When it rains, it pours, and when that happens, the phones at N.C. Drainage start ringing off the hooks. So much so that the Hillsborough company has been in a constant state of growth since 2017, when Jason Crowe and Chris Sizemore started and operated the company from a small section of the parking lot at Woods Farm & Garden on U.S. 70. Since that time, Crowe bought Sizemore’s part of the business and it expanded to a larger space at the backside of the Eno River Mill.
Now, only four years after it was launched, N.C. Drainage has grown to about 30 employees and, in a few months, will more than double its space when the company moves to a new location on N.C. 54 in Alamance County.
“We bought our place here in Hillsborough, two and a half years ago,” Crowe said. “And after about a year of being there it was evident that with the amount of trucks that we had, the amount of employees that we had, the logistics it demanded we needed a larger facility. We searched for maybe 14 months with a realtor. It’s hard. The reason we picked Alamance County is because they had something available that popped onto the market. We put in a full price offer within four hours of it hitting the market. There were backup offers all behind this one because of the same thing we were running into: it’s hard to find that kind of land for landscaping companies. There’s just not a lot of options.”
The new site, which was purchased for $450,000, will also allow for future growth of the company. And rest assured, that future growth likely will happen. N.C. Drainage is all about commercial and residential stormwater management. The company builds patios and retaining walls, but many of its projects involve burying gutters in homes, or setting catch basins, among other services. More frequent periods of heavy rains are creating situations in areas that had never before experienced flooding.
As housing developments continue to sprout throughout Orange County, houses are being built on land that is less ideal for residential projects. Crowe said his company gets a lot of business from homeowners and HOAs in neighborhoods that were built in these areas.
One unexpected source of increased business for N.C. Drainage has been the pandemic. Crowe said his company had prepared for the worst, but it wound up being a boon.
“Our business just went straight through the roof,” he said. “People were using their homes and yards in ways they hadn’t used them before. People are now mowing their yards that they had never mowed. They’re now wanting a fire pit. They’re on conference calls walking around in the backyard and thinking, ‘What’s back here? This is terrible.’ Maybe they’ve never walked in their backyard to any extent that it bothered them, but now, for the foreseeable future, their backyard is a more integral part of their life. They’ve contacted us and we’ve done what we can to help them make it more usable. ‘Bring more life to your yard’ is a slogan on our website. That was true, even more, during this time. We got to a point, with three estimators, it was at least four months just for us to come out to see your property.”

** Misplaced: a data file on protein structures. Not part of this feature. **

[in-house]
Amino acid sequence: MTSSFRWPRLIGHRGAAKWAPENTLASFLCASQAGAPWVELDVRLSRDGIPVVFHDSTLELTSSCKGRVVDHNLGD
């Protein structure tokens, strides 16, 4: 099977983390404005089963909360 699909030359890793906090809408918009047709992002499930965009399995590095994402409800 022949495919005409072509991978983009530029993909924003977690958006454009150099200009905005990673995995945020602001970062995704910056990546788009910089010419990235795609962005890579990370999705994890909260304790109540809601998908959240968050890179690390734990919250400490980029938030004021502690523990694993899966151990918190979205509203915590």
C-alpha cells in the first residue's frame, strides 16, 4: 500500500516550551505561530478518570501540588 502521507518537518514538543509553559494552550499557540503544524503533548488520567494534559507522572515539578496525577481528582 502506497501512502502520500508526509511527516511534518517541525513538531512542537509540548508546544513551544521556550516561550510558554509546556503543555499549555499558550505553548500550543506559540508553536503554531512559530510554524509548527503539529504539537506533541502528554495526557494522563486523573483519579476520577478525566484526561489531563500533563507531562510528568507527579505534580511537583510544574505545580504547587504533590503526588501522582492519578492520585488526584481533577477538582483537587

But even taking all this into consideration, Crowe believes the secret to his company’s meteoric success is customer service and its ability to handle all aspects of the job.
“In general, people have a very difficult time with contractors, especially when things are busy,” he explained. “There’s a reason I quit subbing out work — I used to have gutter subs, I used to have jobs that would sub out, and now they don’t communicate with the customer. They don’t show up, and I’m putting my name out there, and suddenly I’m the middleman. I don’t like that. We pride ourselves and stand behind our work and communicating. If you send my office an email right now, within 10 minutes you’re gonna have a phone call, text, or email from one of our employees about your email. We’re not the cheapest — don’t claim to be. All that backend stuff that other folks struggle with because they don’t have what we have. It shows.”
Crowe said his company’s track record has it considering expansion with possibly a second location in another part of North Carolina.
“We’re actually in talks on that now, possibly growing to the western part of the state,” he said. “Maybe not necessarily a franchise type situation, but something where we can leverage our name and our reputation and help a sister company grow. We’re looking at some of those opportunities now. We get weekly calls from Charlotte and Wilmington. People say, ‘I’ll pay you to come down. There’s nobody that will answer their phone in my area. I’ll pay you to come down and come look at my job. You have a good reputation.’ That tells me it’s time to look outside, and one of the problems I struggle with, personally, is we can’t keep up with the demand right here. So, you know, is it time to start looking at growth opportunities in other areas when we can’t even keep up in our back yard?”
But a flood of business is something about which Crowe isn’t going to complain.